Posted 19 minutes ago
Image credit above: KC Water’s Chief Plant Operator Kevin Herman walks around the ‘Sludge House’ and machinery that filters the waste. (Vicky Diaz-Camacho | Flatland)
Tucked behind train tracks along Hawthorne Road in Kansas City, the Blue River Wastewater Treatment Plant doesn’t look like much.
But inside, TV screens hung on the wall follow the flow, locate the waste and filter it.
Inside a large shed, gargantuan machines sift through “sludge,” the preferred euphemism for solid waste. Two minutes away by car, you will find the so-called “mud house”.
“We get everything from Grandview to here,” said Kevin Herman, who is the chief plant operator for KC Water. “Fifty to 60 million gallons.”
Water flows to the facility through a channel and then through an underground pipe. Operators working on site open what looks like a mini plastic shed. The liquid then passes into a larger container where the operators collect the samples.
Every Tuesday, about a quarter cup of sewage is siphoned off into small plastic containers, poured by hand. Timestamped and dated, the health service then sends the bottles to the laboratory.
“Nothing like that,” said Scott Goins, the main plant operator who collected the sample that morning.
Step by Step: Collecting COVID-19 Samples with Scott Goins
Complex issues, confusing narratives
As simple as this process may seem, tracking COVID was complicated at first.
The way the data is collected has confused members of the general public who have said they don’t know what to do with inconsistent messages. The Centers for Disease Control and Prevention admitted his missteps in August.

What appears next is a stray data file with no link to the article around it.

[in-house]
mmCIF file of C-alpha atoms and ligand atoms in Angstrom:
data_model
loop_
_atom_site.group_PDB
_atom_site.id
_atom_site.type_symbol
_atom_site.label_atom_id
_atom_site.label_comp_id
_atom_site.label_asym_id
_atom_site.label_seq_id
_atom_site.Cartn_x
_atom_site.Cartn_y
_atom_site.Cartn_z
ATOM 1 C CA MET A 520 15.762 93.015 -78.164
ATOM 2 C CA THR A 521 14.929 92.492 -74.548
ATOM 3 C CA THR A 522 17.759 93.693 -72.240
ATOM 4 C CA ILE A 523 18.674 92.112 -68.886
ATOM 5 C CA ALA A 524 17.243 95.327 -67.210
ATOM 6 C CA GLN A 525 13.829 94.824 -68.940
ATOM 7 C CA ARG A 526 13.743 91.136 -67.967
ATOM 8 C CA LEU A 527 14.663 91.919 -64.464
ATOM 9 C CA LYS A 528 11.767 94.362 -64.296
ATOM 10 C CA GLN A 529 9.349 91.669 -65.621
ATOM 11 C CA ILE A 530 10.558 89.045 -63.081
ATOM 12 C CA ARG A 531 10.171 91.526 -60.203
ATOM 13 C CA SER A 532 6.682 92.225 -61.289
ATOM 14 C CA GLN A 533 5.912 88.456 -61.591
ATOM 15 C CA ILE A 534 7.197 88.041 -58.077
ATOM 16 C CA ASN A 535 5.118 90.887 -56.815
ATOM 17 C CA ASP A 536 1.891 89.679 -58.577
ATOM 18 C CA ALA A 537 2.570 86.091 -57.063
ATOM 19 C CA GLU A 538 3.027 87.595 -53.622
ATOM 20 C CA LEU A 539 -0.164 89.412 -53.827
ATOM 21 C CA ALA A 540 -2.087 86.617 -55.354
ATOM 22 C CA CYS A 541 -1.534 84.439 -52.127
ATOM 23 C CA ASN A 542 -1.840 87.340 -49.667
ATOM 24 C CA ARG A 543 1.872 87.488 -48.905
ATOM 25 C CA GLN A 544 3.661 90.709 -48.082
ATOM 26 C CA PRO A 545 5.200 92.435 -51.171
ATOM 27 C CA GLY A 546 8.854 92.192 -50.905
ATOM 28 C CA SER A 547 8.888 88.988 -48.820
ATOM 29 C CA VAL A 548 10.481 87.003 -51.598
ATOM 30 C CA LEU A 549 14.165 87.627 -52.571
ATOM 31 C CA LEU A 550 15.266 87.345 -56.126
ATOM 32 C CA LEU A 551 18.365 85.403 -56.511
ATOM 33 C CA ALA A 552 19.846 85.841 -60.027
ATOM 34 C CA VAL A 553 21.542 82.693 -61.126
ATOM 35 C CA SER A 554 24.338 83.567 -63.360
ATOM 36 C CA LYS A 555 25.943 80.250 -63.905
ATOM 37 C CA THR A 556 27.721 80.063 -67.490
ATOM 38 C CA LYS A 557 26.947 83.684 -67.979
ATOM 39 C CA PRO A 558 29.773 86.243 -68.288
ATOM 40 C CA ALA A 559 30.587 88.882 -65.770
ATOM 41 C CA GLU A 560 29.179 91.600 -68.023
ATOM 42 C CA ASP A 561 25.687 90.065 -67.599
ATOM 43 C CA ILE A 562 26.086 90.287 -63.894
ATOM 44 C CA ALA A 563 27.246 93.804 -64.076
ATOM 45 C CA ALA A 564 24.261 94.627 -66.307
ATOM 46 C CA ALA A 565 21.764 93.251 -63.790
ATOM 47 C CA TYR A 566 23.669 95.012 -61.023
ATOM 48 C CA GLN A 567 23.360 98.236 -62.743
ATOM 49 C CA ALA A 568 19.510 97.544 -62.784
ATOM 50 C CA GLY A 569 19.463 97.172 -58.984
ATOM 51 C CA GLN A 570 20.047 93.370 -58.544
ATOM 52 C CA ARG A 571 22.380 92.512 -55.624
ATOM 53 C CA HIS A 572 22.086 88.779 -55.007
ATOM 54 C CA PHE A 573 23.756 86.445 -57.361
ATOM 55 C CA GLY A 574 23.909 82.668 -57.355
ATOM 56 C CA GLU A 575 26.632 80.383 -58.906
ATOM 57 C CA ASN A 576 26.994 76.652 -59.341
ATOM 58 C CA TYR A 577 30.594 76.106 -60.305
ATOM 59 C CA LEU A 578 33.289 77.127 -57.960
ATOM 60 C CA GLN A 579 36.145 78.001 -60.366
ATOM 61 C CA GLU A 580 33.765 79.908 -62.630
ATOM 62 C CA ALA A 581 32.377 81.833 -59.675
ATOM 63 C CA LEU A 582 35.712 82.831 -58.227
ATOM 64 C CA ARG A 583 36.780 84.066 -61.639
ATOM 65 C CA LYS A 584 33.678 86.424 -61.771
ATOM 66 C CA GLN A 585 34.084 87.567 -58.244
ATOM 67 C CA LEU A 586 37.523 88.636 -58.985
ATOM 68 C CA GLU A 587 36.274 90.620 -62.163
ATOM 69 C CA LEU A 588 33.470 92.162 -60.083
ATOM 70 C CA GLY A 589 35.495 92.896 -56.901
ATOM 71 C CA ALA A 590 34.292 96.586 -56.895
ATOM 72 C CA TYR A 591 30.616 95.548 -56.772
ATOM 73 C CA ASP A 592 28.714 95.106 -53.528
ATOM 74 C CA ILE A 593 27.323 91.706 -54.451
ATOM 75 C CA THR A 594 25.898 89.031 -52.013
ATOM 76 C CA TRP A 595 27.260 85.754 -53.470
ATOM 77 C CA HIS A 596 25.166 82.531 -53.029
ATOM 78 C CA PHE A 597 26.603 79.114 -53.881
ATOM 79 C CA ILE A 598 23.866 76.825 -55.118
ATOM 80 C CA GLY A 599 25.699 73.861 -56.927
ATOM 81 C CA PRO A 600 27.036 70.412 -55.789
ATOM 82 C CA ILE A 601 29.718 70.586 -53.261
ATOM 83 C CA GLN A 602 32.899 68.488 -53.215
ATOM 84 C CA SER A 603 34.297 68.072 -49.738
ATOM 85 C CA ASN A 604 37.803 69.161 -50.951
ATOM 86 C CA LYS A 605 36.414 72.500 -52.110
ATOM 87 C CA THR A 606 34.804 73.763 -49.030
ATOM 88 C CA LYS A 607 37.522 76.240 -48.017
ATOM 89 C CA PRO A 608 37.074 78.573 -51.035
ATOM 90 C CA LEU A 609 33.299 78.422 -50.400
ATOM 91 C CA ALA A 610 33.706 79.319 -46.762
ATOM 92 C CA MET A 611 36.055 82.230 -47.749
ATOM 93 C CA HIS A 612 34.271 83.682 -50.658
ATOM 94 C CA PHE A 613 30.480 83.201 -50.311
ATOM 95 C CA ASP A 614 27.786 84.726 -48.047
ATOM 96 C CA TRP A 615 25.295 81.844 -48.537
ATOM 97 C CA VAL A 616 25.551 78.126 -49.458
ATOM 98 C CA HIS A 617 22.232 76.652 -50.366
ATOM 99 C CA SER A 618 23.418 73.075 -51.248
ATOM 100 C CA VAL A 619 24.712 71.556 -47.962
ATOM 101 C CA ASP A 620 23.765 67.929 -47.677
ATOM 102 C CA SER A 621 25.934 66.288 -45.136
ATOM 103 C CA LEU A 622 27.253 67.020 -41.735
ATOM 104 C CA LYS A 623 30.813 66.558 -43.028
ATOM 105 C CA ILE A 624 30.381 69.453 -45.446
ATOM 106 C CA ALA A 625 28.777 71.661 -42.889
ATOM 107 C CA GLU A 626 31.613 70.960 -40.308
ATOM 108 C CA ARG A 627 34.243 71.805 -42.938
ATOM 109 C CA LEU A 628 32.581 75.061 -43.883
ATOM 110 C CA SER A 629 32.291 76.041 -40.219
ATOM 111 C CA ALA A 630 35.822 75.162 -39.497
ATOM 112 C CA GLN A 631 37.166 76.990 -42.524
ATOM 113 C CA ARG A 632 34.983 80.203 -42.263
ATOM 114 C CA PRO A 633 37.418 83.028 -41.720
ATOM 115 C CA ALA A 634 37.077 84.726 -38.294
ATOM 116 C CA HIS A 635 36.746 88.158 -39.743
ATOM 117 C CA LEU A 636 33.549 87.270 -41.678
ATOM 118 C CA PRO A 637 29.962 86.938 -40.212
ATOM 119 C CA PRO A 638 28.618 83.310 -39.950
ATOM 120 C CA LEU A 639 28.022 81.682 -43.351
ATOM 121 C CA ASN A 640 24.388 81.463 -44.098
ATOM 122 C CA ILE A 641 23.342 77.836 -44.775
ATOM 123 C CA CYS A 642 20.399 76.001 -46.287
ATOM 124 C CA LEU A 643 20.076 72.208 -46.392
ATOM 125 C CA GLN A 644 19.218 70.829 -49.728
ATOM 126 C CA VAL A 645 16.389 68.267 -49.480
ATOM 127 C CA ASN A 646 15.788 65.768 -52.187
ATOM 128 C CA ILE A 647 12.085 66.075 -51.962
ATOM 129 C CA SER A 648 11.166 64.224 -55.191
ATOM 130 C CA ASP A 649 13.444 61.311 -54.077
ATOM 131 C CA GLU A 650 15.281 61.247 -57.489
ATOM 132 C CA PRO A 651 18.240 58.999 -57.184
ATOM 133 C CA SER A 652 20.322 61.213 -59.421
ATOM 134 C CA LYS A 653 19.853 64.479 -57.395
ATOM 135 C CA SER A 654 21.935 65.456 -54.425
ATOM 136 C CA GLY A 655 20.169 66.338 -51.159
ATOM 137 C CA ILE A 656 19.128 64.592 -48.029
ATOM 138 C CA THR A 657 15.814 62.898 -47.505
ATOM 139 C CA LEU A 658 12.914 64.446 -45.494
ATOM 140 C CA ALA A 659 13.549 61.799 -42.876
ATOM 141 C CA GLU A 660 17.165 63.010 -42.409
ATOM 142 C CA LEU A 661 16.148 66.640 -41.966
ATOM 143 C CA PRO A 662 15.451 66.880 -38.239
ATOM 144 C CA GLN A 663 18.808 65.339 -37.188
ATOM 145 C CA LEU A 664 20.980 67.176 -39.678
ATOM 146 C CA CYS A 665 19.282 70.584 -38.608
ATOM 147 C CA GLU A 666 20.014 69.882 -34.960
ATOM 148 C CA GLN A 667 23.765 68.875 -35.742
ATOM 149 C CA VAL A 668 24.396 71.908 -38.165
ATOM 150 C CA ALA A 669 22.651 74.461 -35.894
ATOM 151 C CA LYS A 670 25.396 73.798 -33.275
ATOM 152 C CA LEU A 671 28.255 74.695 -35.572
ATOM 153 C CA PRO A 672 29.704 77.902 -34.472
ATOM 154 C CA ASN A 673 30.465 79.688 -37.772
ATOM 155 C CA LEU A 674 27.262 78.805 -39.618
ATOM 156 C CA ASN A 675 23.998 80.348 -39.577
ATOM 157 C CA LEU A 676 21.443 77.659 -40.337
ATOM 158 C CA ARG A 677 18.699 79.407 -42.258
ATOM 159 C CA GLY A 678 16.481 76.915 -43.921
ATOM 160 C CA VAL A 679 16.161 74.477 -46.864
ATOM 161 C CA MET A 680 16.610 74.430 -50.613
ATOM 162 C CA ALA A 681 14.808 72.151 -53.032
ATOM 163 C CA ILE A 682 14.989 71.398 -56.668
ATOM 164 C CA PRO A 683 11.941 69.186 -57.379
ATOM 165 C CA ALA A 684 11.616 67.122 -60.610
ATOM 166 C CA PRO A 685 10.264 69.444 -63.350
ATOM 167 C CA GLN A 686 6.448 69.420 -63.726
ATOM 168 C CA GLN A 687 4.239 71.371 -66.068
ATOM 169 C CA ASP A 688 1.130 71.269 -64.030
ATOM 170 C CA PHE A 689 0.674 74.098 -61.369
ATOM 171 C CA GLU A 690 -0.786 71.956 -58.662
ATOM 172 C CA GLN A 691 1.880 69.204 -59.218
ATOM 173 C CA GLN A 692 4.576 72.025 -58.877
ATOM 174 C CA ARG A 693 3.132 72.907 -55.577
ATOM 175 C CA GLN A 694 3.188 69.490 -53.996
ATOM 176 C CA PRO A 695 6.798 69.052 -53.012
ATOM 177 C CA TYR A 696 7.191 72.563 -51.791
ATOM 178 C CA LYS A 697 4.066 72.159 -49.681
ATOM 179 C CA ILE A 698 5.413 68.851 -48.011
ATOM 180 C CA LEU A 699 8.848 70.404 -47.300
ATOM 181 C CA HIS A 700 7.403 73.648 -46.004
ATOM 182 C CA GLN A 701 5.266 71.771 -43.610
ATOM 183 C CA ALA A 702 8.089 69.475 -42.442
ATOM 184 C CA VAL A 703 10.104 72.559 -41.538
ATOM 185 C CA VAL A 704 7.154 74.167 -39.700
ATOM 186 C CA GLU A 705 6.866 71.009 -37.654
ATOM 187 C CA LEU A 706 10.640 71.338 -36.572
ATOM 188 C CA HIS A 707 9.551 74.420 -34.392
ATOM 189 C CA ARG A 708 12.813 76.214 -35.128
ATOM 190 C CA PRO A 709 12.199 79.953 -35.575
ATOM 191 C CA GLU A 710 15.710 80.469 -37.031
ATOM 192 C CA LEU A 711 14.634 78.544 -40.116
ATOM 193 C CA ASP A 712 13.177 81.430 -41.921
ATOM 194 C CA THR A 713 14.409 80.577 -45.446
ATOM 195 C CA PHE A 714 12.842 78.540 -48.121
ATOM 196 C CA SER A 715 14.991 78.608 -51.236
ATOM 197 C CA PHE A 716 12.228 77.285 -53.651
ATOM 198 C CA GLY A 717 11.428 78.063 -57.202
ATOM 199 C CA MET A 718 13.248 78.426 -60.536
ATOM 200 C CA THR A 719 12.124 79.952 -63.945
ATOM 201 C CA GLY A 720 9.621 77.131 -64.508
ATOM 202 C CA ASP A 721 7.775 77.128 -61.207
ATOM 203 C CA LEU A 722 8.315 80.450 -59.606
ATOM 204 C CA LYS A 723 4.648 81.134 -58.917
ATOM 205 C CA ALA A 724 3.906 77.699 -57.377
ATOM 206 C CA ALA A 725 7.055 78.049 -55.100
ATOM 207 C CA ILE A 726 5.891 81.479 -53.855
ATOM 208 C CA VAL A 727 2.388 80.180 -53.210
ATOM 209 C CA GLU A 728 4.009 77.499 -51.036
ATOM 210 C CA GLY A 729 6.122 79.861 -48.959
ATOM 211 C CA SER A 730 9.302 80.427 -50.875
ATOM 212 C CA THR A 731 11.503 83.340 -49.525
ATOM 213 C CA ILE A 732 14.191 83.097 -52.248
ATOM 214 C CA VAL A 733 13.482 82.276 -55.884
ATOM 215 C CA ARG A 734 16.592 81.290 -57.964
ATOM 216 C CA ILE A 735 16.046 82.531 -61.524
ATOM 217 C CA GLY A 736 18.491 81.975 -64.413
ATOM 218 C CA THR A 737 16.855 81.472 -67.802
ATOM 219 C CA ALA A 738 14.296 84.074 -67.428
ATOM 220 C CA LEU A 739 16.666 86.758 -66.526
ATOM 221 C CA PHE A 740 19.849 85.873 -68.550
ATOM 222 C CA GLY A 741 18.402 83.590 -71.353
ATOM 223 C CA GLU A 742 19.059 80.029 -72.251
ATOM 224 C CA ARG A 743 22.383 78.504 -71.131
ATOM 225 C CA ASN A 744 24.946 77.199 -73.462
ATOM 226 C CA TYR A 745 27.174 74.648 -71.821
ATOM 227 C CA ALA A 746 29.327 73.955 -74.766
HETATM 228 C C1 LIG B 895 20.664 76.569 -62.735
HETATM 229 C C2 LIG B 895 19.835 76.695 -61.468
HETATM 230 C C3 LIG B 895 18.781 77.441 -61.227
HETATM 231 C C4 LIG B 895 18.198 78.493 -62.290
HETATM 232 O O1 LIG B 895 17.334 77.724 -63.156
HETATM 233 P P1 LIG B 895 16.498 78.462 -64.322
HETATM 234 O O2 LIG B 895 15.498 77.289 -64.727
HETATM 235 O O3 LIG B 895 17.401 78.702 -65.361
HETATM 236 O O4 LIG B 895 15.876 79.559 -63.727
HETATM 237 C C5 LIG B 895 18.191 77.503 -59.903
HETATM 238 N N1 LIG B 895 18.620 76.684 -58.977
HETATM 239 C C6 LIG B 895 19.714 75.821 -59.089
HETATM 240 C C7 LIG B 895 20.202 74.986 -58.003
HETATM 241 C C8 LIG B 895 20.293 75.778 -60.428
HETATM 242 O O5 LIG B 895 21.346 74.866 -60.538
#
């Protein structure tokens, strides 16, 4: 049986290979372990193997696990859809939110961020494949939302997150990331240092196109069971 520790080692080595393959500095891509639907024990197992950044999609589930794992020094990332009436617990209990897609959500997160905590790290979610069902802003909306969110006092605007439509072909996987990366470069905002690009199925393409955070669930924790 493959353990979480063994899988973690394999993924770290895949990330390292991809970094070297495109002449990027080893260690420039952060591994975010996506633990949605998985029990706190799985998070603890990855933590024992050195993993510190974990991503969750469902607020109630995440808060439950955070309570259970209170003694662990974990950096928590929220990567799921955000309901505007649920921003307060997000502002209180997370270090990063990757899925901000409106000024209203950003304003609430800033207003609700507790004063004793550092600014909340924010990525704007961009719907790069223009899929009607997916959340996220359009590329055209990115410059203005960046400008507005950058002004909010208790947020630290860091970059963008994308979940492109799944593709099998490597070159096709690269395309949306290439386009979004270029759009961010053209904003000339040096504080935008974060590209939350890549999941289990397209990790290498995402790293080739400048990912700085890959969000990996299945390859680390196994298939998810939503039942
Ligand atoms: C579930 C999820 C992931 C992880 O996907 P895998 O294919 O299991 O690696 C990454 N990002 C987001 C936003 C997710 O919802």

In a statement to the media, CDC Director Rochelle Walensky said, “Our performance did not reliably meet expectations.”
If the information is incomplete or misinterpreted, the risks are conflicting headlines and poor public health guidance, writes Raj Dev, a contributing author at TowardDataScience. This happened for much of 2020 and 2021.
In a Pew Research Institute survey, nearly half of respondents said public health authorities were “unprepared for the outbreak.”
Those sentiments resonated across the political spectrum, but were especially prevalent among Republicans, according to Pew. Communication was the biggest thorn.
These questions were the culmination of problems.
Science communicators blame a few things:
- The inability to track COVID home test results.
- Poor public health communication efforts.
- Non-existent or unclear access to PCR testing sites.
- More relaxed directives from municipal leaders in social contexts.
Other reasons are partly psychological.
The emphasis by health officials on guidelines for safely masking or socializing, some say, is important. Some health communication advocates say there is still a need for consistent and clear messaging from public health officials in the region.
Public-facing reports such as COVID dashboards can also be confusing. Additionally, some are incomplete because many county health departments in the Kansas City metro area have stopped collecting data on the population and cases of COVID-19. On a larger scale, the state of Missouri stopped publishing some county data in its COVID-19 dashboard in early April 2022.
So, scientists have sought to fill the void.
Information as power
About two years ago, a partnership between the Missouri Department of Health and Senior Services (DHSS), the Missouri Department of Natural Resources (DNR), and the University of Missouri (MU) was formed.
Together, they launched a program to fill the information gap. It relied on a more reliable tool: public services.
The idea of tracking COVID down the drain gained traction when they realized how difficult it was to determine accurate case rates with outdated public health reports.
Dominoes started falling at the start of the pandemic outbreak.